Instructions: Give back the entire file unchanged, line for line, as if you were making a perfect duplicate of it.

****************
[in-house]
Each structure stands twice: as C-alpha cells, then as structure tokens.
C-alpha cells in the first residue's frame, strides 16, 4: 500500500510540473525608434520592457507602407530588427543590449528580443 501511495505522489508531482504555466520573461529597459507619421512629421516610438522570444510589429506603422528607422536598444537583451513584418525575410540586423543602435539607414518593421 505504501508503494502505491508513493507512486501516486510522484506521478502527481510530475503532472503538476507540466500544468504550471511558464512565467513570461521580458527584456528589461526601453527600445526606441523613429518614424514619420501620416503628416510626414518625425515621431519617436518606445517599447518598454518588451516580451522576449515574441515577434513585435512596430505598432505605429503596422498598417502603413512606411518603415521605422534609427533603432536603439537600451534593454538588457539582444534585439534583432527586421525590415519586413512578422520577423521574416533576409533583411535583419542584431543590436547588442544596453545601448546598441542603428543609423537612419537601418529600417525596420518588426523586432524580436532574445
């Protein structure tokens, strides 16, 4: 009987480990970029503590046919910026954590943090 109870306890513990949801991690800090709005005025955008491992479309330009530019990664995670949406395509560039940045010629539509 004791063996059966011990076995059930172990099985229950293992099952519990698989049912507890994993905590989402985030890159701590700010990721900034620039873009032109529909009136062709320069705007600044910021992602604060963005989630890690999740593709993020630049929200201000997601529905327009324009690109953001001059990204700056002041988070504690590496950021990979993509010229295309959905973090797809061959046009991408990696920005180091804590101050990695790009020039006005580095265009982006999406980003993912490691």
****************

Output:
[in-house]
Each structure stands twice: as C-alpha cells, then as structure tokens.
C-alpha cells in the first residue's frame, strides 16, 4: 500500500510540473525608434520592457507602407530588427543590449528580443 501511495505522489508531482504555466520573461529597459507619421512629421516610438522570444510589429506603422528607422536598444537583451513584418525575410540586423543602435539607414518593421 505504501508503494502505491508513493507512486501516486510522484506521478502527481510530475503532472503538476507540466500544468504550471511558464512565467513570461521580458527584456528589461526601453527600445526606441523613429518614424514619420501620416503628416510626414518625425515621431519617436518606445517599447518598454518588451516580451522576449515574441515577434513585435512596430505598432505605429503596422498598417502603413512606411518603415521605422534609427533603432536603439537600451534593454538588457539582444534585439534583432527586421525590415519586413512578422520577423521574416533576409533583411535583419542584431543590436547588442544596453545601448546598441542603428543609423537612419537601418529600417525596420518588426523586432524580436532574445
């Protein structure tokens, strides 16, 4: 009987480990970029503590046919910026954590943090 109870306890513990949801991690800090709005005025955008491992479309330009530019990664995670949406395509560039940045010629539509 004791063996059966011990076995059930172990099985229950293992099952519990698989049912507890994993905590989402985030890159701590700010990721900034620039873009032109529909009136062709320069705007600044910021992602604060963005989630890690999740593709993020630049929200201000997601529905327009324009690109953001001059990204700056002041988070504690590496950021990979993509010229295309959905973090797809061959046009991408990696920005180091804590101050990695790009020039006005580095265009982006999406980003993912490691």